The Lime / Linden Trees outside The White Lion Pub at the junction of Middle Street and Station Road are not just useful markers in the landscape, nor simply shelter from the elements after vacating the pub after last orders.  These lime trees provide magical roosting space in their branches for the beloved Beeston Pied Wagtails whose flock in mini-murmurations last winter provided a fleeting nature spectacle as the birds in their tens (I stopped counting at around 60 birds), eddied and swooped between the site of the flattened Beeston Fire Station and car park that provides temporary seasonal playscape during holiday seasons: Christmas Fayre Houses of fun to bouncy castles, sand pits and ride in the summer at Beeston on the Beach. In-between times, it is home to wild poppies and rudely dismissed wild flowers (“weeds”) that enable passing pollinators to feed between there and the magnificent lavender flowers that stand at the front of the White Lion and The Star Inn (these planters are now lovingly watched over by the street art depiction of Michael Elphick as Boon when Central TV used the location for filming the 80s TV drama, but I digress).  Before this site is developed and the temporary exposed skyscape around Beeston Central tram interchange is again infilled with concrete, pay attention this autumn for the Pied Wagtail mini-murmurations. At dusk. Be patient as you will be rewarded with the privilege of watching the wee nodding monochrome birds gathering and readying themselves for roosting.  Their pre-roosting flights can be watched in and around the trees that border Beeston Square, but for better visuals of their swoopings, head for the lime trees outside the White Lion Pub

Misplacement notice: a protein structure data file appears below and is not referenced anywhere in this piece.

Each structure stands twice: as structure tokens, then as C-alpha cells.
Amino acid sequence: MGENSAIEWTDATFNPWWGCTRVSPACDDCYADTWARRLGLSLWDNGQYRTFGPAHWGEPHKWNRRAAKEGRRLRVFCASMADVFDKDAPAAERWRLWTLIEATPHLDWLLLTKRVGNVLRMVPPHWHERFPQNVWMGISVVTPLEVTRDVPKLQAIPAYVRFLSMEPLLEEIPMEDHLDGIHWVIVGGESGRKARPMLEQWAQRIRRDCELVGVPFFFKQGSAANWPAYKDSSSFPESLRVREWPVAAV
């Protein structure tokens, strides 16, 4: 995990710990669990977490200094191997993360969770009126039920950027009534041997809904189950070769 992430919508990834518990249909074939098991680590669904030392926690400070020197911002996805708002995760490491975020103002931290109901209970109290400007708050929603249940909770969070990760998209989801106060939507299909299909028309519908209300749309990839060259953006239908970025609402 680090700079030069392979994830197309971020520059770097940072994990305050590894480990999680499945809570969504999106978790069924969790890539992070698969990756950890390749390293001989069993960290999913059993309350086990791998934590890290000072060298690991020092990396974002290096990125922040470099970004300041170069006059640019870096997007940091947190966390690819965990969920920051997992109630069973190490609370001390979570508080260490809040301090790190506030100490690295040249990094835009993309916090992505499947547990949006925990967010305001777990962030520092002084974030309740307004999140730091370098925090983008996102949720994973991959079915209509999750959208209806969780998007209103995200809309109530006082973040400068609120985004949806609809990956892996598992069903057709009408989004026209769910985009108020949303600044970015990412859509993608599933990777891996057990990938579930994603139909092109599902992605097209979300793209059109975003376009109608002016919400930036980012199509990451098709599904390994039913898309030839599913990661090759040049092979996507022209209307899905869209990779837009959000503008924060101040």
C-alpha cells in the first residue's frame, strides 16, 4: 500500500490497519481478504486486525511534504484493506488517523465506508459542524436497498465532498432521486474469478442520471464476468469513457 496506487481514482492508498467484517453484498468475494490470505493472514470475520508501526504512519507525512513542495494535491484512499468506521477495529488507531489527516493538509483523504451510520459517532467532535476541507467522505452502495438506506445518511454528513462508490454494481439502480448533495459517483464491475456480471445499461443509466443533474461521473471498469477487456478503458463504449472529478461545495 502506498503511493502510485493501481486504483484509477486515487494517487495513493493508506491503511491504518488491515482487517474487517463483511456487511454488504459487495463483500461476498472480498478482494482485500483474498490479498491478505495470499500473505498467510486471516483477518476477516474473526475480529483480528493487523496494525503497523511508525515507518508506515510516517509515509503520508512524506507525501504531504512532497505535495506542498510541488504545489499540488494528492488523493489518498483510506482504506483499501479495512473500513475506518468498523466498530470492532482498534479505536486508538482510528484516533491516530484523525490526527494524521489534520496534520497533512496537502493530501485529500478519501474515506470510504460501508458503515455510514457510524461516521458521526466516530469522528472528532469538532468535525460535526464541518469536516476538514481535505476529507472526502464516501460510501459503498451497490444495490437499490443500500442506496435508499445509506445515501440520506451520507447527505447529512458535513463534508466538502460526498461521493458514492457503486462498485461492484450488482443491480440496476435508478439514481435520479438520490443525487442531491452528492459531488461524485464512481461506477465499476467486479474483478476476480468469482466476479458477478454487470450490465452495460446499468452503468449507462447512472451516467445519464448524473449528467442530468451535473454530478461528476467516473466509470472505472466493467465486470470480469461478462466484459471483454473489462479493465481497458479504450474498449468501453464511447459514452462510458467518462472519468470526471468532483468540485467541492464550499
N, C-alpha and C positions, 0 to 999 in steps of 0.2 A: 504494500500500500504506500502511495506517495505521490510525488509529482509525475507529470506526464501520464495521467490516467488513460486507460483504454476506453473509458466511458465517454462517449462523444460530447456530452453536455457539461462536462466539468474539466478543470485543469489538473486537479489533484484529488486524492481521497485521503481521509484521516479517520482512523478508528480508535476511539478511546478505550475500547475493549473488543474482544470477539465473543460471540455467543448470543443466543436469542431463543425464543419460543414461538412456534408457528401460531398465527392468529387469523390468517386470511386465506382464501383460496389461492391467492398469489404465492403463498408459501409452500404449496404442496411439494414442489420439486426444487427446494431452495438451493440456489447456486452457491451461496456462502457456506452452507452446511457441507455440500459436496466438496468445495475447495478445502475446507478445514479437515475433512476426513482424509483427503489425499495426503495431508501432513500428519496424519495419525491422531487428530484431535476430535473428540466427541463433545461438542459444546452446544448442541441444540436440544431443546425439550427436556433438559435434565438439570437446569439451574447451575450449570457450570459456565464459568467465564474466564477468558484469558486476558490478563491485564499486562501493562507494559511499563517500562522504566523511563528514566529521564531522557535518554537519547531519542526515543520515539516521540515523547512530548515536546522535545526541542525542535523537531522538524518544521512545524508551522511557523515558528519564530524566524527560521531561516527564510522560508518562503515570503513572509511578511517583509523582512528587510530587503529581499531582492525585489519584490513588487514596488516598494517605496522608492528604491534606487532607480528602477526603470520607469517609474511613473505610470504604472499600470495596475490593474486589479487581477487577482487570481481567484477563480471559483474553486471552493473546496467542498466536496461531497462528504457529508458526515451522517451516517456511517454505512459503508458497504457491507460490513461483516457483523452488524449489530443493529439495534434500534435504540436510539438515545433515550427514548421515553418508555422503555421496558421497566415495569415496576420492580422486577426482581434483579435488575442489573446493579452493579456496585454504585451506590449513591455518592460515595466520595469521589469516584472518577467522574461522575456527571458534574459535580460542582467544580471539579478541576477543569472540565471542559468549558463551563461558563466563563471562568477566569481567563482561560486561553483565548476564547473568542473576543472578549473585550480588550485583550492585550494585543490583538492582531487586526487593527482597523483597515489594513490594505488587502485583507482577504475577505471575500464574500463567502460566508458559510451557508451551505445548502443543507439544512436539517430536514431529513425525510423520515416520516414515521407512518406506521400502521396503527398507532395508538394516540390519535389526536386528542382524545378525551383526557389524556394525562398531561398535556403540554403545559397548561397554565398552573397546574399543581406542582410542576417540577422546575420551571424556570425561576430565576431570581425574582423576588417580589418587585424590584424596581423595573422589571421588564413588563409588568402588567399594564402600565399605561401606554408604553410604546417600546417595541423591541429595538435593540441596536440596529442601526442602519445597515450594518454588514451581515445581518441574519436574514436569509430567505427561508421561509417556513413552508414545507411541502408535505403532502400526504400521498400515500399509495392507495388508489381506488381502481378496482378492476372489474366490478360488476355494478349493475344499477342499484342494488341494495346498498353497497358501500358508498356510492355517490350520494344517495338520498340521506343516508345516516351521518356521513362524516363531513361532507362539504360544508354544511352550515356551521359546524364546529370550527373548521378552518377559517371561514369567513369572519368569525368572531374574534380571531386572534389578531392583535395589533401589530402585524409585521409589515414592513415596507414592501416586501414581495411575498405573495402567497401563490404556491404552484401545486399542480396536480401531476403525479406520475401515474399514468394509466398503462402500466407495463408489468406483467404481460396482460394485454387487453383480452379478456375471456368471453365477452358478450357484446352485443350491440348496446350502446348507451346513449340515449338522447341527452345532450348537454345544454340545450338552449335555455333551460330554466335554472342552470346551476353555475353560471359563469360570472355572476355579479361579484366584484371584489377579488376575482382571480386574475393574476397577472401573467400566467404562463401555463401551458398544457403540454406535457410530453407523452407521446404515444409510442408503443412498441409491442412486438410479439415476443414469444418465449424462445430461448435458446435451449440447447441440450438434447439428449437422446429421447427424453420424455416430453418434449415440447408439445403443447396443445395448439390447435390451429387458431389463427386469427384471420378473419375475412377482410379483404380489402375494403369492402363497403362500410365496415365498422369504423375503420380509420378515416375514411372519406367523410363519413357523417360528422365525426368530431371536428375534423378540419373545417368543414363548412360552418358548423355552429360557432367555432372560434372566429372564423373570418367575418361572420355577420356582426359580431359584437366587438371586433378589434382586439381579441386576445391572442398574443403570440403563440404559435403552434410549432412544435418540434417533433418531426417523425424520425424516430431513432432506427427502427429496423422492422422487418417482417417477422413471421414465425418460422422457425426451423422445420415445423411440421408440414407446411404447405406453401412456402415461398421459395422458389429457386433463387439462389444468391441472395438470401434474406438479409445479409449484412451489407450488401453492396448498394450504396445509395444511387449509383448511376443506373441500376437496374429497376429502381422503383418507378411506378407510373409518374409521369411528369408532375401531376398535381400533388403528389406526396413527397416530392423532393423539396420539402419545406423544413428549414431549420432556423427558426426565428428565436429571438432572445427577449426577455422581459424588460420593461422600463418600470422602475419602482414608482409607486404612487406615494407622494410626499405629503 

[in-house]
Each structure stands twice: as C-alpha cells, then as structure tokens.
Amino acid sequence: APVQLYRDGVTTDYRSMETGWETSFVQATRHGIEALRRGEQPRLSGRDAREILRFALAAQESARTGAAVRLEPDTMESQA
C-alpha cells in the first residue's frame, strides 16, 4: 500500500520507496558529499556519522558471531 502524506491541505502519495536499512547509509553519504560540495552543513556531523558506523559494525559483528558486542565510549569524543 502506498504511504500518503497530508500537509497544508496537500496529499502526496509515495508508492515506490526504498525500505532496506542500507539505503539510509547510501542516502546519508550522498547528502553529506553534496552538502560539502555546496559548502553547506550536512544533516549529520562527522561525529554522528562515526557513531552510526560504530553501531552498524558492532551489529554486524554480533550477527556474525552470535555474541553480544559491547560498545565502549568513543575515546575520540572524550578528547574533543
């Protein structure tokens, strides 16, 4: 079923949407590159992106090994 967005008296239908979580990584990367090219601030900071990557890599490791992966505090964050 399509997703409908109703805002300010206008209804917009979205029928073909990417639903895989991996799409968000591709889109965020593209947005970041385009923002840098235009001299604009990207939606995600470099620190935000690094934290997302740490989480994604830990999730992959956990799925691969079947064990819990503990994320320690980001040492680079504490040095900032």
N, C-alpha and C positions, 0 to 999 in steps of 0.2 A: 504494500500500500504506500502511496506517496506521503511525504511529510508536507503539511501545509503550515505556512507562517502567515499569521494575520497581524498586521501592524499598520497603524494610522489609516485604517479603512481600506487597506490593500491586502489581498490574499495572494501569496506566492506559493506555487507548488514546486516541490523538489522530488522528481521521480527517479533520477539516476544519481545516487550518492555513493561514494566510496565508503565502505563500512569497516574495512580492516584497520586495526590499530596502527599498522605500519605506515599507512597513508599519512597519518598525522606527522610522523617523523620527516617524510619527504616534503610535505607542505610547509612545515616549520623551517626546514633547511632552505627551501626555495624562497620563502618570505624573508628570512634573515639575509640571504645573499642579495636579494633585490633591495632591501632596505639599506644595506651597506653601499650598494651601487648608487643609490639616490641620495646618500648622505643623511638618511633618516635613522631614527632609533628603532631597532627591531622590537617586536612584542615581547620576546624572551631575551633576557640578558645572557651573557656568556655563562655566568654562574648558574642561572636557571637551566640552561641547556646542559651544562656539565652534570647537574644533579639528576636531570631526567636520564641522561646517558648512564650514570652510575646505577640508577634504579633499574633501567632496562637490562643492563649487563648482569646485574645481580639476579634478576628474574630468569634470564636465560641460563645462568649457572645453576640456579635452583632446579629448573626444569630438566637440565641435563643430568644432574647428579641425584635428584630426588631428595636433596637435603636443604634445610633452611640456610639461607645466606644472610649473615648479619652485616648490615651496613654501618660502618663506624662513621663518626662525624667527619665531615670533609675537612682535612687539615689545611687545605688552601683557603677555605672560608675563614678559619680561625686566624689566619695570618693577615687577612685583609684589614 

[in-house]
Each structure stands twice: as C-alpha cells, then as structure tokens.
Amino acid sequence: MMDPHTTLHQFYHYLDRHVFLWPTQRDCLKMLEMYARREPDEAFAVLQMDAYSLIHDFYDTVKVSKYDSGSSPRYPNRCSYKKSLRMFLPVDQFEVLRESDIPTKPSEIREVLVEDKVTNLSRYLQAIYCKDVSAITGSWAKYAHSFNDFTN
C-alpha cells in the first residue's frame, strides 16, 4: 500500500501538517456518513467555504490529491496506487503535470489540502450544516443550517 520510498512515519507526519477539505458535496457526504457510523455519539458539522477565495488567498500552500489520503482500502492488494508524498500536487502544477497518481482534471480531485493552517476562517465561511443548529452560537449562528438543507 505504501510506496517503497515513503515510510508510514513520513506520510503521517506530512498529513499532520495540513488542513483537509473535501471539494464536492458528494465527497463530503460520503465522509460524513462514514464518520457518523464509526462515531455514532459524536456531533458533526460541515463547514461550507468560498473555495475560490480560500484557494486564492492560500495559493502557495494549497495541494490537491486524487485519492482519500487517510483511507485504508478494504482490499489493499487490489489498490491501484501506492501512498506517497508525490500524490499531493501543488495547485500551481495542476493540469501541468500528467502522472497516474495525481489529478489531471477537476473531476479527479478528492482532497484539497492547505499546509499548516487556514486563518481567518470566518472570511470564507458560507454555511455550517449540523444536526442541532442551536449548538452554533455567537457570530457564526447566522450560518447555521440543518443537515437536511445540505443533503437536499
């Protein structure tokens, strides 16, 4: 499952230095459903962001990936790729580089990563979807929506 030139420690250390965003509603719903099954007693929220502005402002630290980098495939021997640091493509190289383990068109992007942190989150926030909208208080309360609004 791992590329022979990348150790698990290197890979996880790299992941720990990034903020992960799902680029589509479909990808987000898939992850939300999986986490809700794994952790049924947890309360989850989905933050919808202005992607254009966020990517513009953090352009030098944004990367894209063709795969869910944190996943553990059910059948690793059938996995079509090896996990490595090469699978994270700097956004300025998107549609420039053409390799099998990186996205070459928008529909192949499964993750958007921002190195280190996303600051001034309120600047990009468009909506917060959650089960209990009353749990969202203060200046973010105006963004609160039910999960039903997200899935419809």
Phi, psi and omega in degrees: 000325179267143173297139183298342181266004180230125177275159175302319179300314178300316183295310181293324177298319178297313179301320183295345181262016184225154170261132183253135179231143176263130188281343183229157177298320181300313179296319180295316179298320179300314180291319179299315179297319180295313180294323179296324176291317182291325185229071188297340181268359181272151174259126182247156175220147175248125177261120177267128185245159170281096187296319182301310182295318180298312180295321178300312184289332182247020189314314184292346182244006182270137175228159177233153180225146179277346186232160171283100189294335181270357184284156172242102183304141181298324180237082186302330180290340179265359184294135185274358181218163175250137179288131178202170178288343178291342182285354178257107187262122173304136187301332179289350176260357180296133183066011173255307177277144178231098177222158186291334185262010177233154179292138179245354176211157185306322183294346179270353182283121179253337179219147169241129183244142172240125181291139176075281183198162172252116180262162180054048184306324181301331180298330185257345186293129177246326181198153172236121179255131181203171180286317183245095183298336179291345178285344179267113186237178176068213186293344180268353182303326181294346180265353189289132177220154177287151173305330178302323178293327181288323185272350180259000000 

Lime Trees or Linden trees (Tilia) are a popular and highly diverse family of trees found in the northern hemisphere of the globe.  They are not related to the citrus tree that produce the lime fruits found in Mediterranean climates. The name Lime derives from Middle English, lind meaning yielding, as the trees were prized for their adaptability and use for carving, model-making, and sculpture. The non-specified Lime/Linden trees outside The White Lion have dense, palm-sized, green heart-shaped, leaves that are immediately recognisable during the spring and summer time. Their trunks are tight and the branches interweave, lattice-like as they go upwards to create branches that canopy to provide much prized dense shade on a hot day. What makes them utterly distinct are the white with a hint of lime green flowers that appear in the spring throughout the summer which eventually grow small spherical fruits. Lime flowers secrete a sweet nectar, attracting a diverse array of pollinating insects, especially butterflies and bees. These trees are highly prised by beekeepers for the amount of pollen they produce. For a town with ‘Bees’ in its name, it is apt then that here in Beeston we learn to love and cherish these amazingly giving trees. In addition to the benefits gifted to insect life, humans over the centuries have also come to regard the Lime/Linden flowers. Herbalists value their medicinal benefits as dried and then steeped in hot water, a lime-flower infusion as tea has been noted to give health benefits for those suffering from a cold, coughs, fever or infections. Limeflower tea has also been valued for its diuretic properties. Lime trees flowers in the spring bring a sweet, rich warm inviting smell that might be a challenge to discern above the car fumes and everyday human noise and bustle, but you will be able to sense it next spring. You will get a soft subtle waft up your nose, a sweetness and lightness. The linden/lime letting you know longer days the dark days are over, and the light is returning.